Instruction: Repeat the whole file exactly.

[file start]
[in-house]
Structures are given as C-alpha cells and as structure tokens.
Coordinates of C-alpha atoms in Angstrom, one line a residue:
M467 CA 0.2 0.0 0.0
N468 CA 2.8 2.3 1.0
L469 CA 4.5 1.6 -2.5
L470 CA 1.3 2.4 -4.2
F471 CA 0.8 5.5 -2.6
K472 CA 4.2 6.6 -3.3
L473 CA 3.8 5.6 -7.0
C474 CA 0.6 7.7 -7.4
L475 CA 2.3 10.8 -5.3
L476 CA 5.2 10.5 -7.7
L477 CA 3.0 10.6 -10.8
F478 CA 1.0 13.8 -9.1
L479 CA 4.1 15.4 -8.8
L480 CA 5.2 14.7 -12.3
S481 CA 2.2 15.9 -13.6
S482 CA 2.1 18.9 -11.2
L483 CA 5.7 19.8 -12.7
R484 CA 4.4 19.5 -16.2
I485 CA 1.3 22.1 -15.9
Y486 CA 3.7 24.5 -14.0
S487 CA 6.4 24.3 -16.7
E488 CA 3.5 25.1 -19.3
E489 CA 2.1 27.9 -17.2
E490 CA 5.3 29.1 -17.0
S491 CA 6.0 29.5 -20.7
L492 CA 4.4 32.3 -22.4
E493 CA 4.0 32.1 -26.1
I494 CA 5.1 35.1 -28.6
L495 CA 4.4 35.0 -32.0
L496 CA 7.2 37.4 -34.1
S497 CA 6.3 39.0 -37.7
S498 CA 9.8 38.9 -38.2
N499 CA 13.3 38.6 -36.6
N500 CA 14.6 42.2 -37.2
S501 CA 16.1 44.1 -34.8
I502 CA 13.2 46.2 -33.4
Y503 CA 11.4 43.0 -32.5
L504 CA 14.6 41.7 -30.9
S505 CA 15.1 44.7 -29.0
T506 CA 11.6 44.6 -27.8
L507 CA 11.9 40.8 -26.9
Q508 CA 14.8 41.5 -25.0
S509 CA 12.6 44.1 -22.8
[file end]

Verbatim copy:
[in-house]
Structures are given as C-alpha cells and as structure tokens.
Coordinates of C-alpha atoms in Angstrom, one line a residue:
M467 CA 0.2 0.0 0.0
N468 CA 2.8 2.3 1.0
L469 CA 4.5 1.6 -2.5
L470 CA 1.3 2.4 -4.2
F471 CA 0.8 5.5 -2.6
K472 CA 4.2 6.6 -3.3
L473 CA 3.8 5.6 -7.0
C474 CA 0.6 7.7 -7.4
L475 CA 2.3 10.8 -5.3
L476 CA 5.2 10.5 -7.7
L477 CA 3.0 10.6 -10.8
F478 CA 1.0 13.8 -9.1
L479 CA 4.1 15.4 -8.8
L480 CA 5.2 14.7 -12.3
S481 CA 2.2 15.9 -13.6
S482 CA 2.1 18.9 -11.2
L483 CA 5.7 19.8 -12.7
R484 CA 4.4 19.5 -16.2
I485 CA 1.3 22.1 -15.9
Y486 CA 3.7 24.5 -14.0
S487 CA 6.4 24.3 -16.7
E488 CA 3.5 25.1 -19.3
E489 CA 2.1 27.9 -17.2
E490 CA 5.3 29.1 -17.0
S491 CA 6.0 29.5 -20.7
L492 CA 4.4 32.3 -22.4
E493 CA 4.0 32.1 -26.1
I494 CA 5.1 35.1 -28.6
L495 CA 4.4 35.0 -32.0
L496 CA 7.2 37.4 -34.1
S497 CA 6.3 39.0 -37.7
S498 CA 9.8 38.9 -38.2
N499 CA 13.3 38.6 -36.6
N500 CA 14.6 42.2 -37.2
S501 CA 16.1 44.1 -34.8
I502 CA 13.2 46.2 -33.4
Y503 CA 11.4 43.0 -32.5
L504 CA 14.6 41.7 -30.9
S505 CA 15.1 44.7 -29.0
T506 CA 11.6 44.6 -27.8
L507 CA 11.9 40.8 -26.9
Q508 CA 14.8 41.5 -25.0
S509 CA 12.6 44.1 -22.8